The story of the Grinch and how he stole Christmas in a pinch has become a classic tale that has yet to grow stale. It is, in fact, quite intact and this version, without question is my favorite holiday cinema presentation.
When speaking — or writing — about a Dr. Seuss classic, it is hard not to come up with a clever rhyme. It’s one of the reasons I loved Dr. Seuss when I was young and still love his stories today. My favorite of all being “How the Grinch Stole Christmas,” which receives it’s third screen adaptation with Illumination Entertainment’s “Dr. Seuss’ The Grinch.”
I looked forward to hearing the rhymes stored within the confines of my subconscious memory, and I was not disappointed. I smiled when I heard the words: “It could be his head wasn’t screwed on just right. It could be, perhaps, that his shoes were too tight, but I think the most likely reason of all, may have been that his heart was two sizes too small.”
However, nostalgia is just a small portion of why I love this new adaptation.
The 2018 retelling of the Grinch is animated. Not like the television version your parents and grandparents are familiar with, but digitally animated with such precision and skill that the textures of fur, textiles, snow and comfy blankets look deceptively real. The characters themselves are animated so well I nearly forgot that Cindy Lou Who, The Grinch and all the other “Whos down in Whoville” are cartoons.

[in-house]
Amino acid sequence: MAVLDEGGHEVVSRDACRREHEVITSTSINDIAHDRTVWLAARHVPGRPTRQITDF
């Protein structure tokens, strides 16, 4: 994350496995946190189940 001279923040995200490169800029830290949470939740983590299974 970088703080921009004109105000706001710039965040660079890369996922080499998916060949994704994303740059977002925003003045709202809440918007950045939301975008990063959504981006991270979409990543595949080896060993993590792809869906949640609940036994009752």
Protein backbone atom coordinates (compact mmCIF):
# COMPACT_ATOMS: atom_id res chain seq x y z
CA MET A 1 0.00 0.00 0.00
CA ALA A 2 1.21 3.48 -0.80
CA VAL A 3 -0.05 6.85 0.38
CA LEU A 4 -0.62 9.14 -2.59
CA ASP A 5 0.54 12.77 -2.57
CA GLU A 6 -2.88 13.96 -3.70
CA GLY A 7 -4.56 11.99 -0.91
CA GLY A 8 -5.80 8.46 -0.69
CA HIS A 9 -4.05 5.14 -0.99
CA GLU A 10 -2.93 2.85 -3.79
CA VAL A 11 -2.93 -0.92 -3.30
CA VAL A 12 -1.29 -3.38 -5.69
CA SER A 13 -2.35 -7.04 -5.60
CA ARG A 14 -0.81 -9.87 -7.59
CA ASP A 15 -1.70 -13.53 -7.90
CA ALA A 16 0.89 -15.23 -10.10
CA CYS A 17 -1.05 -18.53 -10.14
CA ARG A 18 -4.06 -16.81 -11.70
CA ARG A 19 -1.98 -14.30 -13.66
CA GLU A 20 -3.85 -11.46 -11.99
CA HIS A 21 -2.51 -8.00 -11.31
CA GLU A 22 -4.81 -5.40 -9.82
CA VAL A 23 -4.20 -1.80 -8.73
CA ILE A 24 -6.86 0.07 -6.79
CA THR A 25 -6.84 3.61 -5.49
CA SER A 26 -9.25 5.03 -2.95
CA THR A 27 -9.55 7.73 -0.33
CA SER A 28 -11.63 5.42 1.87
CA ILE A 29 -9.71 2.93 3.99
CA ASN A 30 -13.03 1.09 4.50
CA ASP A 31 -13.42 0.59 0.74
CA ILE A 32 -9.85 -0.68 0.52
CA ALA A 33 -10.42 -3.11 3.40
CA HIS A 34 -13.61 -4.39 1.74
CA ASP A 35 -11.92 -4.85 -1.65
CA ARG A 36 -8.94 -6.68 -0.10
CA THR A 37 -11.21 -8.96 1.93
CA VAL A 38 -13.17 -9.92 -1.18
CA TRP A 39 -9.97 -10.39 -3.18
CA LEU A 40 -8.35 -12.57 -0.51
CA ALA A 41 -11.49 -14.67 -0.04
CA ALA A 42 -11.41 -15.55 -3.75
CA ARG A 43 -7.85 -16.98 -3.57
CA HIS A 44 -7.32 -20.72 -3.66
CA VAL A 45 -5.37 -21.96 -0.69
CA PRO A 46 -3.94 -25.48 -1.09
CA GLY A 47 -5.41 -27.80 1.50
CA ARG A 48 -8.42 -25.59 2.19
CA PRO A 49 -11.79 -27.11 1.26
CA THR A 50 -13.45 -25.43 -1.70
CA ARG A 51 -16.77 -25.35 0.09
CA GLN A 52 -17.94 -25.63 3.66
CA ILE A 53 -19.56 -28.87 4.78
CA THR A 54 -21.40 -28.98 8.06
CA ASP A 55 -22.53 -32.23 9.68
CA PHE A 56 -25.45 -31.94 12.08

If Illumination doesn’t get an Oscar for Best Animated Feature, I’ll be surprised and disappointed. The work the animators put into this really shows and they should be rewarded for their efforts.
Still, the animation is not the only reason I enjoyed the film. As is the humor, so masterfully injected into the movie like in other Illumination Entertainment productions like “Despicable Me” and “The Secret Life of Pets.”
For me, the most integral piece to this beautiful contribution to animated film is they gave the story of the Grinch more heart. In a way, they gave it more of a human element than did the 2000 live–action film starring Jim Carrey.
Similar to the 2000 film, this telling of Dr. Seuss’ miserly character who passionately hates Christmas, gives Mr. Grinch a back story. Both this and the live-action tell us why the Grinch hates Christmas so much, presenting us with a more intimately relatable character than before. In this years film, the back story doesn’t include him having a crush on a girl at school and being made fun of. Instead, his past is a more somber one and his hatred of Christmas comes from a deep scar caused by events from that past. Thus, the Grinch is no longer a meanie who really dislikes the holiday, he is a loner who can’t relate to the Whos and their abundant love for all things Christmas.
In the book, Mr. Grinch doesn’t understand the meaning of Christmas and by the end of the story he learns that Christmas is more than presents, treats and joyous music. In this modern version, Grinch hates Christmas for a very human reason and his meanness towards the Whos and his desire to take Christmas away from them is a reflection of the pain he so desperately wants to avoid. Since Christmas reminds him of his pain, he decides to do away with Christmas.
For the most touching, humorous, entertaining and Christmassy film of the holiday season, might I suggest, just as a test, if you really need a reason, it’s truly a cinch, go see “Dr Seuss’ The Grinch.”